This is an EPA background sheet, provided for the Dot Earth blog, on imaging of methaneand other emissions from oil and ga...
Table 1: Emissions from tank calculated using   Table 2: Emissions from tank calculated using  E&P Tank program while assu...
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Why Infrared Cameras Can Spot Leaking Methane Gas (EPA)

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This is background from the Environmental Protection Agency explaining why infrared imagery can be useful in spotting leaks or stray emissions of methane from natural gas wells, oil tanks or other infrastructure.
Related Dot Earth posts here:
http://j.mp/dotgasleaks
EPA background here:
http://www.epa.gov/gasstar/tools/recommended.html

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Why Infrared Cameras Can Spot Leaking Methane Gas (EPA)

  1. 1. This is an EPA background sheet, provided for the Dot Earth blog, on imaging of methaneand other emissions from oil and gas facilities:Summary - The IR camera detects methane and other light hydrocarbons that include butane, propane and pentane. - Gas evolving from stock tanks and compressor station condensate tanks is a mixture of methane and other light hydrocarbons. - We agree with the statement that methane would be “boiling at ambient conditions if any significant amount of methane were still in the liquid”, and this is in fact the major source of the vented methane emissions. Crude is transferred from containment (i.e. pipeline) at a high pressure to containment (i.e. storage tank) at low pressure. Crude at high pressure is highly saturated with methane, the saturated methane flashes out of the crude as soon as it is transferred into storage tanks that are at ambient conditions. - Based on the last bullet, the composition of the gas mixture evolving out of stock tanks and compressor station condensate tanks is usually dominated (by volume) by methane.Detailed response The three major sources for losses of light hydrocarbons are flash losses, working lossesand standing losses. Emissions from a tank vary based on numerous factors including thefrequency of cycling, duration of time within tank, temperature, pressure and the API gravity.The composition of the emitted vapor varies; however; the largest component (by volume) ismethane (between 40 and 60 percent)1. “Other components include more complex hydrocarboncompounds such as propane, butane, and ethane; natural inert gases such as nitrogen and carbondioxide; and HAP like benzene, toluene, ethyl-benzene, and xylene (collectively these four HAPare referred to as BTEX)”Error: Reference source not found. During storage, these components“flash out” of the crude and collect in the space between the liquid and the fixed roof. This vaporis oftentimes vented into the atmosphere. A variety of components including methane, ethane, butane, propane, pentane as well asother hydrocarbons chains, benzene, toluene, methanol and various other components can bedetected by an IR camera. While it is true that the IR camera can detect components other thanmethane, the emission composition exiting from production stock tanks and compressorcondensate tanks are primarily methane. These tanks typically have a high pressure inletgas/condensate which flashes bringing the inlet stream to tank conditions. When the streamflashes, a significant amount of methane is emitted. Conversely, tanks that house crude oil whichwas previously at atmospheric conditions will not have significant quantities of methane in theiremissions. Tanks which receive crude at high pressure (i.e. crude experiences high pressuredrops) will have more methane emissions. All tank emissions will include a range of vapors from methane to pentane plus. In acouple of simulations done using geographic data and the simulation software E&P tank, notedin the results listed below. It is clear that at standard industry operating conditions, the majorityof emissions are methane by mole percent.1 http://www.epa.gov/gasstar/documents/ll_final_vap.pdf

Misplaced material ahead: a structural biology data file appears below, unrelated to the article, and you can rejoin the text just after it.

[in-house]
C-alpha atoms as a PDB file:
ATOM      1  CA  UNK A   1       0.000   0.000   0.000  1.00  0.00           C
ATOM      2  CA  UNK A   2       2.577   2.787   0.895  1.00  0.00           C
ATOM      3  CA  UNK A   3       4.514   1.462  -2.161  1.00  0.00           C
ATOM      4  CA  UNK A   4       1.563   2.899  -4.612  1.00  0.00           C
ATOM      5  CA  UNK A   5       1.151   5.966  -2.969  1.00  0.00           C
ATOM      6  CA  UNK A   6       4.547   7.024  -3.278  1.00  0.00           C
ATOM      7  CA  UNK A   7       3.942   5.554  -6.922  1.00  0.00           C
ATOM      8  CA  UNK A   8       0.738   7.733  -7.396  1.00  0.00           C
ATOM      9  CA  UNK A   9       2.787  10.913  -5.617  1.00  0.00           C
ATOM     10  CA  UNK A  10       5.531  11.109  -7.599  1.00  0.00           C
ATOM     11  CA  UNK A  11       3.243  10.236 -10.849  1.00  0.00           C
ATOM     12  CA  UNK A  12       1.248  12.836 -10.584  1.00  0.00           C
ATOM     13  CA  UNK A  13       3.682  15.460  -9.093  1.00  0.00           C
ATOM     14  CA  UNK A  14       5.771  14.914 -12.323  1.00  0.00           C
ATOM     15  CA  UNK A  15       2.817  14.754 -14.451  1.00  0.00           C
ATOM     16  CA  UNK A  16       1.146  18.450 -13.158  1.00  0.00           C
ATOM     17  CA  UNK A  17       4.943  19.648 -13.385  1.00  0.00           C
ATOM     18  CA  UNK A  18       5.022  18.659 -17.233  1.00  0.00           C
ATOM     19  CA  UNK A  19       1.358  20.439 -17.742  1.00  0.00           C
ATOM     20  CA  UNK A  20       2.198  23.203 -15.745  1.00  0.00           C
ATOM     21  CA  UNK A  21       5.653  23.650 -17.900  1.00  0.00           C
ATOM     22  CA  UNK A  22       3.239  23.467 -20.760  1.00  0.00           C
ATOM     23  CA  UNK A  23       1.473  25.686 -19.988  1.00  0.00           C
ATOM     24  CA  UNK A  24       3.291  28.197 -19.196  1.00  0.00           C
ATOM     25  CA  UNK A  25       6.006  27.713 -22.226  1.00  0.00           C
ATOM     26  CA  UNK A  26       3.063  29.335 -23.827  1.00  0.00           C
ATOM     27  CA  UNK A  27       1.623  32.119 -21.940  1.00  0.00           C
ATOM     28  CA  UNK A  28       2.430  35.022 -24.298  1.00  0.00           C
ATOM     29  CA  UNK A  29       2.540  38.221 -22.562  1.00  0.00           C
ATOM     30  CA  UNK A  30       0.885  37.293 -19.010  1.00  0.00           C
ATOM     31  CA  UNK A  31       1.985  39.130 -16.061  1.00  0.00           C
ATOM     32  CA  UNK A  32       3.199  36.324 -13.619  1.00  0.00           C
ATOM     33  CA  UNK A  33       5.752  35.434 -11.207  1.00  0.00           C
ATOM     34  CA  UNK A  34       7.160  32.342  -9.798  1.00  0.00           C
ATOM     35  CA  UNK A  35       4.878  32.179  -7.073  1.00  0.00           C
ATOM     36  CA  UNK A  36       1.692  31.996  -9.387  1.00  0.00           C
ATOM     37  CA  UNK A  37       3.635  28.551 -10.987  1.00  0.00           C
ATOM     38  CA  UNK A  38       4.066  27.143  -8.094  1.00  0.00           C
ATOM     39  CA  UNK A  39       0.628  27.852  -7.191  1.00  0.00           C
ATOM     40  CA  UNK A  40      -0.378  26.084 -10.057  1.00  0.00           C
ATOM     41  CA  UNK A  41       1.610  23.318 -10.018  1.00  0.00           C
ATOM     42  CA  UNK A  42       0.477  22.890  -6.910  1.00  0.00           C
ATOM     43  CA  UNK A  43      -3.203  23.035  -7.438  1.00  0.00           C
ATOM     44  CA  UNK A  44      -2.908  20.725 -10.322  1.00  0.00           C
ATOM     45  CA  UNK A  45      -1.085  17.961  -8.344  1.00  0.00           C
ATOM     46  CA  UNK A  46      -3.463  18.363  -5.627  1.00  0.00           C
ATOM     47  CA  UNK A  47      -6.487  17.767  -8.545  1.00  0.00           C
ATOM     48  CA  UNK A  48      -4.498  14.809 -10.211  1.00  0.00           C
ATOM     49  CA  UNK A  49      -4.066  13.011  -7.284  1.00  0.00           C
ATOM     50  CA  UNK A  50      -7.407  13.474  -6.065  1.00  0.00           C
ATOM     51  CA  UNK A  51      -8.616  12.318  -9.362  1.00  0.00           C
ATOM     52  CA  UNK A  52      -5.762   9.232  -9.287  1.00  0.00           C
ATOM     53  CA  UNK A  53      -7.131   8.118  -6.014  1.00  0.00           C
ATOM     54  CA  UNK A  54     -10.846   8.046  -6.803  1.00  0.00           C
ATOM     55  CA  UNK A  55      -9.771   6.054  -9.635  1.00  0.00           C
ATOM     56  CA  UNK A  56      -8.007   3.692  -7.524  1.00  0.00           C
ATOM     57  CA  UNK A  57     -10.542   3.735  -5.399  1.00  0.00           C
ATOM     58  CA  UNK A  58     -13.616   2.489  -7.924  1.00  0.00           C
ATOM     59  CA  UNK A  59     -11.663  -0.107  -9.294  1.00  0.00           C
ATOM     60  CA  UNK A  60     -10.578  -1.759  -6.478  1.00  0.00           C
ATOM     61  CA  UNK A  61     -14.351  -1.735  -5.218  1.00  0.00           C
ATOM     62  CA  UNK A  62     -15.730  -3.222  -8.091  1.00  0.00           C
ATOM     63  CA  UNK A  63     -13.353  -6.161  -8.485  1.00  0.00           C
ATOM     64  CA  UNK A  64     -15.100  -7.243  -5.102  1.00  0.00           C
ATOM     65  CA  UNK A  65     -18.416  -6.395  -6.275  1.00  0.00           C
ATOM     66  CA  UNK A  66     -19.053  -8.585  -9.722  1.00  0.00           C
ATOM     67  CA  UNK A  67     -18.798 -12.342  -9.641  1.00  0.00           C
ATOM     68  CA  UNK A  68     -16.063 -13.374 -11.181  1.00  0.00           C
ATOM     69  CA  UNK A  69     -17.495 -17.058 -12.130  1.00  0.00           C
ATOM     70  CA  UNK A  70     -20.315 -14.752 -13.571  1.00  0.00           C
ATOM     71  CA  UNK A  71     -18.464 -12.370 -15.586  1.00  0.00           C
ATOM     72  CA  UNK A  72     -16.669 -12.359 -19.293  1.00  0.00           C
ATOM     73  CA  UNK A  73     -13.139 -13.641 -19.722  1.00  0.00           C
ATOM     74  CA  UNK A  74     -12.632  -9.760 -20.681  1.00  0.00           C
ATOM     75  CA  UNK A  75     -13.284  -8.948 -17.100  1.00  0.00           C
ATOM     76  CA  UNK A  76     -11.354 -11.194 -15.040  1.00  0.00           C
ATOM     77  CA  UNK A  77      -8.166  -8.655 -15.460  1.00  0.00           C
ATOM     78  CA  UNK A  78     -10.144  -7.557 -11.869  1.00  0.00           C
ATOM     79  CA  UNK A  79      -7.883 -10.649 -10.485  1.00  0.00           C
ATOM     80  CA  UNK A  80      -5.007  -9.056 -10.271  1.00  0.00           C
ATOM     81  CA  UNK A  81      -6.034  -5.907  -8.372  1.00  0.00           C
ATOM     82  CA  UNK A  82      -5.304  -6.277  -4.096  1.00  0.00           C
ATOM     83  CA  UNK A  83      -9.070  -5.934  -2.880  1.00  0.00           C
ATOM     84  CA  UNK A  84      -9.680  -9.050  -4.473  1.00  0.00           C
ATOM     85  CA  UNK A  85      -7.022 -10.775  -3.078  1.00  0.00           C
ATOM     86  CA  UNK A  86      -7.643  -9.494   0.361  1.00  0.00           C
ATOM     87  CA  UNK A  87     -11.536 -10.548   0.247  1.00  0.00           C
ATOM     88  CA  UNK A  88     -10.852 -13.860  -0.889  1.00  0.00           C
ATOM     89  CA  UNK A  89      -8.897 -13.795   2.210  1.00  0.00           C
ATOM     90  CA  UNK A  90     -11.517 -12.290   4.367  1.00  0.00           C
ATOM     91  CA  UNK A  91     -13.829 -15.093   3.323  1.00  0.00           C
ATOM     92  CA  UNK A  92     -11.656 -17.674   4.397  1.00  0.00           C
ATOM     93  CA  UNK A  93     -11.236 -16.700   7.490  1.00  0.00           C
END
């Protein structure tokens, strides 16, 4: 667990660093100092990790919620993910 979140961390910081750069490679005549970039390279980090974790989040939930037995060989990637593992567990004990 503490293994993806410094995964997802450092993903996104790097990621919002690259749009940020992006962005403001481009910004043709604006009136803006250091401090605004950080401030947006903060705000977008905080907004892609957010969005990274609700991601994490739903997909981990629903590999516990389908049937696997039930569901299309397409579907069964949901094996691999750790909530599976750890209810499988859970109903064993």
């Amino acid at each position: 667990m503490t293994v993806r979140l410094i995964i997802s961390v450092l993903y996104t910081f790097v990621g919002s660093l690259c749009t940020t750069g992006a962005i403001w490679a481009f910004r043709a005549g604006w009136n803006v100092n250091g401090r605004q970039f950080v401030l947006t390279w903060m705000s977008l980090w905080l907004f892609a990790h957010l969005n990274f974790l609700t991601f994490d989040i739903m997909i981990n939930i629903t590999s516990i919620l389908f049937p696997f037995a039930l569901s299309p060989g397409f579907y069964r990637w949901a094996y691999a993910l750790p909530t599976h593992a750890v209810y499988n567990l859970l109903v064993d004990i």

2. 2. Table 1: Emissions from tank calculated using Table 2: Emissions from tank calculated using E&P Tank program while assuming an API E&P Tank program while assuming an API crude oil gravity of 20. crude oil gravity of 45. Composition Composition Inlet to Tank Emissions Inlet to Tank EmissionsComponent mol% wt% mol% wt% Component mol% wt% mol% wt% C1 0.2 0.0 51.9 25.8 C1 1.8 0.2 62.1 35.0 C2 0.2 0.0 13.7 12.8 C2 0.6 0.1 11.8 12.5 C3 0.8 0.2 14.0 19.1 C3 1.3 0.4 10.8 16.7 C4 2.1 0.8 11.9 21.4 C4 2.5 1.1 7.6 15.4 C5 3.4 1.7 5.9 13.2 C5 3.7 2.1 3.4 8.6

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